Monday, 12 July 2010

Sweet Fanny Adams - Poor Fanny Adams!

If you are of a nervous disposition, I recommend you read no further. Just backpage and visit somewhere else tonight - we'll look forward to seeing you again tomorrow.

Fanny Adams was a sweet, young girl of nearly eight and a half playing with a sister and her friend when a man came along and offered them money. In particular he offered Fanny a whole halfpence to go with him. And that was the start of the nightmare we all fear for our loved ones. I'll spare you the gory details which you can read on the Hampshire Museums' website. The body of Fanny was later found dismembered. This sampler stitched was by Emma Robinson in 1874, some seven years later and records the event which one must assume was impressed upon the memories of young children for times to come in the Alton area of Hampshire. And poor Fanny Adams, not just for the brutal end to her life, but because sailors in the British Navy with their macabre humour over their probably more macabre ships' rations declared their purported lamb stew to be 'Sweet Fanny Adams'.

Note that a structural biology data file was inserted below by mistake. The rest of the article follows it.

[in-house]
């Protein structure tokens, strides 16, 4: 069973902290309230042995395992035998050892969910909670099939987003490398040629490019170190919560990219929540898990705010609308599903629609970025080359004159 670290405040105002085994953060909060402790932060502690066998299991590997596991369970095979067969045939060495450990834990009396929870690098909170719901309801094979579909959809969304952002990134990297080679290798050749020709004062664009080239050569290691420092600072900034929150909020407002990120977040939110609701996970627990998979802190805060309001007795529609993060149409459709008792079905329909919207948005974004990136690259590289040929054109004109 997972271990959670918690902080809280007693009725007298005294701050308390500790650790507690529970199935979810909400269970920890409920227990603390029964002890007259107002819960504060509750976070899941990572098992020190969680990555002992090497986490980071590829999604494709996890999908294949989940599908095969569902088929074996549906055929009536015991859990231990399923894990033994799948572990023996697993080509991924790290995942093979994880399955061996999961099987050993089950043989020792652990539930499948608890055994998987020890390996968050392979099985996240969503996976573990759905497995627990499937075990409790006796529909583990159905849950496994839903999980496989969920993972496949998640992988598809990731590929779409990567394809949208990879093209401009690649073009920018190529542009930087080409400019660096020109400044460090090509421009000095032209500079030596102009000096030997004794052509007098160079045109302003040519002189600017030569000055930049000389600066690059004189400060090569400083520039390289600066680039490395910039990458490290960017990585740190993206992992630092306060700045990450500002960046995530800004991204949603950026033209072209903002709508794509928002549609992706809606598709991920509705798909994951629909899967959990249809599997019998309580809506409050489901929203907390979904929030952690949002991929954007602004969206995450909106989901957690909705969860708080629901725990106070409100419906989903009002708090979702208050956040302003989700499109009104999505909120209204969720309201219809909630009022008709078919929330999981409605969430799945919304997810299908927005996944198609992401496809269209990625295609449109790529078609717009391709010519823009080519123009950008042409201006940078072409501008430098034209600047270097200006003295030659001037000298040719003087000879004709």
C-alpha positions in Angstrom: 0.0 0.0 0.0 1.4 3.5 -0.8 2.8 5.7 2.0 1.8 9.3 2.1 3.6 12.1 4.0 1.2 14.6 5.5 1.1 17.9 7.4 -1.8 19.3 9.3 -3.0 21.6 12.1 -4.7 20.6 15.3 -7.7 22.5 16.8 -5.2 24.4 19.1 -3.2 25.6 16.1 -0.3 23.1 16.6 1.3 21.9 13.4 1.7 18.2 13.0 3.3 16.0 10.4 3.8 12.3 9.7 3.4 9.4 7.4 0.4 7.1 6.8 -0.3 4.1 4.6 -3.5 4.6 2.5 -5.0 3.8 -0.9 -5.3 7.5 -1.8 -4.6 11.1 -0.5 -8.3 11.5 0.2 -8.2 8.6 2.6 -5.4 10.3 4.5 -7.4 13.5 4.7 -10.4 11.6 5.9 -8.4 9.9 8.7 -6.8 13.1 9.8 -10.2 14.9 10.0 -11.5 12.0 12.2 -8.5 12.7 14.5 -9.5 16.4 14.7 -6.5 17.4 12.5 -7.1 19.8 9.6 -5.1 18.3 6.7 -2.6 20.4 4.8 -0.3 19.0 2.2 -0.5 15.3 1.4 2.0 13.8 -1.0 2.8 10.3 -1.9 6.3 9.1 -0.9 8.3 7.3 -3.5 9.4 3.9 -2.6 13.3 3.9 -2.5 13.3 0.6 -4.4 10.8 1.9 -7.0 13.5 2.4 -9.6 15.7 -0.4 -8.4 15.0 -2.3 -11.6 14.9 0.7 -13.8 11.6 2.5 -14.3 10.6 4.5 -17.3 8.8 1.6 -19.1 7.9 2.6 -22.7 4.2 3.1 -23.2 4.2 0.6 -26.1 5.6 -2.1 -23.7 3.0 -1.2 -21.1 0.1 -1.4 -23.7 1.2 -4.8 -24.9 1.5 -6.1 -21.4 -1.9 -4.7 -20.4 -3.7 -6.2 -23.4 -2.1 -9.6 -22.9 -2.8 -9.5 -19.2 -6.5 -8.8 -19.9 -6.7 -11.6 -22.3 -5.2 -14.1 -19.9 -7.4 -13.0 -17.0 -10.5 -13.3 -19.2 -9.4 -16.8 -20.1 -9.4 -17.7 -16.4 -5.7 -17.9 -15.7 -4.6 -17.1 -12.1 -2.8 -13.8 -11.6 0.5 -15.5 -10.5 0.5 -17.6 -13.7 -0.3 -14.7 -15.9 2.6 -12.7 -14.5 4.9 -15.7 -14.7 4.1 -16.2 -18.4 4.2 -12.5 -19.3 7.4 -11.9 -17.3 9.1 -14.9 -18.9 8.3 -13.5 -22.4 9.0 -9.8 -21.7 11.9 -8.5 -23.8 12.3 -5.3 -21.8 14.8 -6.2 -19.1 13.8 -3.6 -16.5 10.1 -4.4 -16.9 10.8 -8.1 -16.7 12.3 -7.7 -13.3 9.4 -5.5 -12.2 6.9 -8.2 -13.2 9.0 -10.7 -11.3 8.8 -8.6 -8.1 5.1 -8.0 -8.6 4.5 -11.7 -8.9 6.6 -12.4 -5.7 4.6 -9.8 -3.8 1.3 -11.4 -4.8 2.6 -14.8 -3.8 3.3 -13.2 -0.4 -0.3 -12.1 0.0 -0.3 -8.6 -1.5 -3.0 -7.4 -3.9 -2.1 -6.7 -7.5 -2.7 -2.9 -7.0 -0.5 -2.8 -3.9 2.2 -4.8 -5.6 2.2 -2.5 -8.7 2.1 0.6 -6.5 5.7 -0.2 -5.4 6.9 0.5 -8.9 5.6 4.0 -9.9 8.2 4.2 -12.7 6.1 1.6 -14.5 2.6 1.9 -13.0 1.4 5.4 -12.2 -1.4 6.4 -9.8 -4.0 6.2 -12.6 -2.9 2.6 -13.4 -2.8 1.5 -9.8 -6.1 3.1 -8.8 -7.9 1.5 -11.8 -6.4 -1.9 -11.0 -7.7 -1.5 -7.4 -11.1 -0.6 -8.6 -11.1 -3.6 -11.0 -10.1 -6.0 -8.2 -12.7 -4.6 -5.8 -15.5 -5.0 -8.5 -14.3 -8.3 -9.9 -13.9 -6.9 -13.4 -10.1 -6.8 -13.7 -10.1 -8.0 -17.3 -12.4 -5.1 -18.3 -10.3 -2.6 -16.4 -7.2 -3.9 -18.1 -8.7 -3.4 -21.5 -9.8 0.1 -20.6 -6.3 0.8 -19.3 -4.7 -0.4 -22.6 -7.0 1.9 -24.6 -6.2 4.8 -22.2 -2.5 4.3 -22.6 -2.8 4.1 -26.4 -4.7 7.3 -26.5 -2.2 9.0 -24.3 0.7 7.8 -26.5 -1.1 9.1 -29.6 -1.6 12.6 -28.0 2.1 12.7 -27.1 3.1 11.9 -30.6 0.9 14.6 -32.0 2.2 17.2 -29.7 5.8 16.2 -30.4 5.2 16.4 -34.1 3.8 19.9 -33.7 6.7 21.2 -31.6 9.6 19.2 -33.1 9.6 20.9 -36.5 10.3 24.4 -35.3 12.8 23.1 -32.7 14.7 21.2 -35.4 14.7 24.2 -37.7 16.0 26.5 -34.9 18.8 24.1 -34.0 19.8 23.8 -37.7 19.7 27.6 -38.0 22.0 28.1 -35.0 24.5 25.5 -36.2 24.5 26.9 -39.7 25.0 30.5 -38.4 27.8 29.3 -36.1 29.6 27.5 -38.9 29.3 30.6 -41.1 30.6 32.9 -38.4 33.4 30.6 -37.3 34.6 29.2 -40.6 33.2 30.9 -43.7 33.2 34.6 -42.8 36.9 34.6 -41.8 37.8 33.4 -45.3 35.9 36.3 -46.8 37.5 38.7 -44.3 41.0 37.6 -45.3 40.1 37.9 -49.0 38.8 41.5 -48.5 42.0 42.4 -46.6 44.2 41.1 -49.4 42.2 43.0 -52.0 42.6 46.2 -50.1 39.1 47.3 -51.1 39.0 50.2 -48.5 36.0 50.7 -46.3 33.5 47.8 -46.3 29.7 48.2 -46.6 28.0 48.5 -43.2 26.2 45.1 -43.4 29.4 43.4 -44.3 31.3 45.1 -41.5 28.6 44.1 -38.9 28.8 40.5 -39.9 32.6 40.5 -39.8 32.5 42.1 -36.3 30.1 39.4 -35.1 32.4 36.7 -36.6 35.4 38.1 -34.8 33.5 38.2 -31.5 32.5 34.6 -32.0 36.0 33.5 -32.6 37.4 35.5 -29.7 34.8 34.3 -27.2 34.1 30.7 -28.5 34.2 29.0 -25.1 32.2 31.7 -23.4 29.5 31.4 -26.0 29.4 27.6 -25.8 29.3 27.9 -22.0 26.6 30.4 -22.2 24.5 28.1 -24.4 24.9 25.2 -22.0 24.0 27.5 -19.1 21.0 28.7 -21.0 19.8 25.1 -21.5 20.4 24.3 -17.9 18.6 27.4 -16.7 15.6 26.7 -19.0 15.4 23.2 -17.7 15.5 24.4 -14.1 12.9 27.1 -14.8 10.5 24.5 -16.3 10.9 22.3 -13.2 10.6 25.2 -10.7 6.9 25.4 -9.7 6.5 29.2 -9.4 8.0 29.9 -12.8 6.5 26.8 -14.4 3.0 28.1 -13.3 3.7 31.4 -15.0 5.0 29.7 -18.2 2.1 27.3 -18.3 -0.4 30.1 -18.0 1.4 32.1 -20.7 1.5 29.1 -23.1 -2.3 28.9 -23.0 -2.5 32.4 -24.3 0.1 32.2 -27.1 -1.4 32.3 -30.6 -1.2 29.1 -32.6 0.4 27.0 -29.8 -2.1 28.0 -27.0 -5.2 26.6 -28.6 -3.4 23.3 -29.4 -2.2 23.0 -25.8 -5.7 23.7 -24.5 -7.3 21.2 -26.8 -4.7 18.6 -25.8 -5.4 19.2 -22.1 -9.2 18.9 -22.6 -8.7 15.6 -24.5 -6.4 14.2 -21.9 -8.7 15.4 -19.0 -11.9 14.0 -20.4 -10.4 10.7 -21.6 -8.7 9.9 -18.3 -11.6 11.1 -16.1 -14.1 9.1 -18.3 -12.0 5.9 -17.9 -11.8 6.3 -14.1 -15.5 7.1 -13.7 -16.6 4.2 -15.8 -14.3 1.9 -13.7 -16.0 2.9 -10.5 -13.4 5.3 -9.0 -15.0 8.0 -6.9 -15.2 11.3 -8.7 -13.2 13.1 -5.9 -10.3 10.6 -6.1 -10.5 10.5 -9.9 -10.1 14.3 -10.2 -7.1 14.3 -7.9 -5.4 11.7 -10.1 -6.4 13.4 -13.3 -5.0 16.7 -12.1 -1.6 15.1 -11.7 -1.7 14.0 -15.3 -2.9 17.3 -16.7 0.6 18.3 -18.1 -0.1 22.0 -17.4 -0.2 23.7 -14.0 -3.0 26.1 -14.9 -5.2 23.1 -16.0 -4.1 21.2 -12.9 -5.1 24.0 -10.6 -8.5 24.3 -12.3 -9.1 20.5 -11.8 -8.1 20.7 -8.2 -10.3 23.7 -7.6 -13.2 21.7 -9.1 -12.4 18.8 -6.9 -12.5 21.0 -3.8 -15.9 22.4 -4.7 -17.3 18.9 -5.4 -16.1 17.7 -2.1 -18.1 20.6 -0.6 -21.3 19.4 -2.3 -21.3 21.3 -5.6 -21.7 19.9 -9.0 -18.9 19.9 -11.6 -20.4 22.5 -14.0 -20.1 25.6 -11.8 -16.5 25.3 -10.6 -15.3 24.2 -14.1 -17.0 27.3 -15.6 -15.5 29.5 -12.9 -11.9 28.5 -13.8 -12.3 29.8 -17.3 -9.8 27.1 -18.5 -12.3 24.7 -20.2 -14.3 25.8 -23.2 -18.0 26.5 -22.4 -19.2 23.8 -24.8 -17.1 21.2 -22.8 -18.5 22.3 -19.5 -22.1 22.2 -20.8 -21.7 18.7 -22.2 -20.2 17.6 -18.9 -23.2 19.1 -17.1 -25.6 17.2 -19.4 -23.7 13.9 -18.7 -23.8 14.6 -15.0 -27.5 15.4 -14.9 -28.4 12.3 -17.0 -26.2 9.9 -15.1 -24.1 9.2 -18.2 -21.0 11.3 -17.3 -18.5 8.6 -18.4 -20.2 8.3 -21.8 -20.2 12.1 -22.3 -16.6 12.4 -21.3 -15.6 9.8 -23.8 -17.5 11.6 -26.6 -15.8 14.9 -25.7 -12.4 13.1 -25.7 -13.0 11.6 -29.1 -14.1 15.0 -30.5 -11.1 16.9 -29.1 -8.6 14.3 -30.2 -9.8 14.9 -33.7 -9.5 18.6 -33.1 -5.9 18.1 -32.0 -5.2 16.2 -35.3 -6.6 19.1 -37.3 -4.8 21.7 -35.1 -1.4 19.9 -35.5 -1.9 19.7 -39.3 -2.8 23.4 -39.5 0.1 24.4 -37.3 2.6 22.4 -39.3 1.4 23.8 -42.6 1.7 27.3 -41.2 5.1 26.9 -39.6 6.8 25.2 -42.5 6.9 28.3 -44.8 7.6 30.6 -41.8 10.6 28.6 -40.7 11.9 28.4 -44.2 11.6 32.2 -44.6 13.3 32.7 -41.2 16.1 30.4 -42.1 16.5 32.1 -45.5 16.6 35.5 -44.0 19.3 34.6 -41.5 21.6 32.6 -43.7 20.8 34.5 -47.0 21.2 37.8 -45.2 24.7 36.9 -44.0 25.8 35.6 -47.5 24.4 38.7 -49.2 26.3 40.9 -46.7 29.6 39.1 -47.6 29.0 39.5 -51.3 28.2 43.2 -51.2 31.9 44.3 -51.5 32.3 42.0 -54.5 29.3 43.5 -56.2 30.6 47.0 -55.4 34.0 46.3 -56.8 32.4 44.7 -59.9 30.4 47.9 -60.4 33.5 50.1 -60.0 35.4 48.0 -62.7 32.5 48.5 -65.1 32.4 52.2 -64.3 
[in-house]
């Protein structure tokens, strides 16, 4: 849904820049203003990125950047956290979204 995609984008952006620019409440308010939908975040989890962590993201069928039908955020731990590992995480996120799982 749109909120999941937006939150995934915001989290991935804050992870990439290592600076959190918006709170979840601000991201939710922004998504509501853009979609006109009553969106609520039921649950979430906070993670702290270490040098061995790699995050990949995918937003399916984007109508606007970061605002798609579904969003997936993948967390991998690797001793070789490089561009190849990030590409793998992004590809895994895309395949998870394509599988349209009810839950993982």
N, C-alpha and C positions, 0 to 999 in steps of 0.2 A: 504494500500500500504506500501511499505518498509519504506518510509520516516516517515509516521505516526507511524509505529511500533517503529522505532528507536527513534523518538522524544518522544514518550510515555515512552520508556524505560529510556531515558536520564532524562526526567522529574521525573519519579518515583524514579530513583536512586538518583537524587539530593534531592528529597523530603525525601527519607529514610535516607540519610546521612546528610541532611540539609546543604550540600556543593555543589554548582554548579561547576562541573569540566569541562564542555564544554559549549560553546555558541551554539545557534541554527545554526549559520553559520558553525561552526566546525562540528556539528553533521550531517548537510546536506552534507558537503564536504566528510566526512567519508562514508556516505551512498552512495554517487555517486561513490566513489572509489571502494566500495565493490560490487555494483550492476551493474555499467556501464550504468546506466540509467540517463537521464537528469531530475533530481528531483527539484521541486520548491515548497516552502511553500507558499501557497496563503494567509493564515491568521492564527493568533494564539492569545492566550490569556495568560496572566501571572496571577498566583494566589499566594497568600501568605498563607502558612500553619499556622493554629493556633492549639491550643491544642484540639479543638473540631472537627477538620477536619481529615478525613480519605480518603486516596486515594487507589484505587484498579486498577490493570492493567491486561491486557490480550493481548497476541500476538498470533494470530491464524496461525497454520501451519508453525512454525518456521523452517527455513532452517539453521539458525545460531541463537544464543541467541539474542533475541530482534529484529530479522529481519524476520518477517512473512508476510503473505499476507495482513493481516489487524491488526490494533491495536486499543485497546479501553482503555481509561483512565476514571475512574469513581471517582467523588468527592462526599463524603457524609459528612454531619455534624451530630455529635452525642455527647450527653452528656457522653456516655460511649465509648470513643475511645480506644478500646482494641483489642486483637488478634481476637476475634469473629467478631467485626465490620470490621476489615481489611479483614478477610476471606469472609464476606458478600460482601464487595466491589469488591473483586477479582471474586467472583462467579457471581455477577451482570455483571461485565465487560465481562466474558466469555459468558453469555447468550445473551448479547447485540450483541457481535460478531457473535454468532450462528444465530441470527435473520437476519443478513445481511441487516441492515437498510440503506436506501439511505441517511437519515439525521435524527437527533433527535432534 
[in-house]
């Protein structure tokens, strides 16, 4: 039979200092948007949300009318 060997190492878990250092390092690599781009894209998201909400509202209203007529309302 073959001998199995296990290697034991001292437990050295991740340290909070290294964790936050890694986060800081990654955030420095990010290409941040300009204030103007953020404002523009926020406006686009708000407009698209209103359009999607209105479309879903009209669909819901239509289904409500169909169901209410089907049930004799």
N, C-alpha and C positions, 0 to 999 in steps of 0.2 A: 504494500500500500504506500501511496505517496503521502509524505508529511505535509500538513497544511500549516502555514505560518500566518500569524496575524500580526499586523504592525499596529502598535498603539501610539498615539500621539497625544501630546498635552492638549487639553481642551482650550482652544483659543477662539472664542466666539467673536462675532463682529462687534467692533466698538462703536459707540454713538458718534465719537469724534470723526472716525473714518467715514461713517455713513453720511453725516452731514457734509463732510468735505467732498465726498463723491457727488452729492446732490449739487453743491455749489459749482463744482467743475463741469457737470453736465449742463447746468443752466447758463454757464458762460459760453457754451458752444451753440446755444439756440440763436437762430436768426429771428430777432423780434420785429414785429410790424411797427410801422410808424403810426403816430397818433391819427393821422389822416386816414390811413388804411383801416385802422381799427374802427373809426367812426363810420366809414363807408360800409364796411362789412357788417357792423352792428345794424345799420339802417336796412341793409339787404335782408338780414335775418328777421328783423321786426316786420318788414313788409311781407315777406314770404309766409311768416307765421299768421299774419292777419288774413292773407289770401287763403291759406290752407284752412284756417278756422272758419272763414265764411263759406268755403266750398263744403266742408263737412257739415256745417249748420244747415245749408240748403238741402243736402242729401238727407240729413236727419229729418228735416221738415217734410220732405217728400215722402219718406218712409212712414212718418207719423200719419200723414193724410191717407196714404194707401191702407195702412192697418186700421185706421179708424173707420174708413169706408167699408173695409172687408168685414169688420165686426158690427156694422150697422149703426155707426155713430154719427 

1. Now I know the origin of the saying, even if the story is gruesome. I have often heard my mother use the phrase "sweet Fanny Adams". I wonder if she knows where it came from?

  2. Oh my goodness!! That is, rather was, one of my favourite expressions. Now I know what it means I will think of that poor little girl all the time.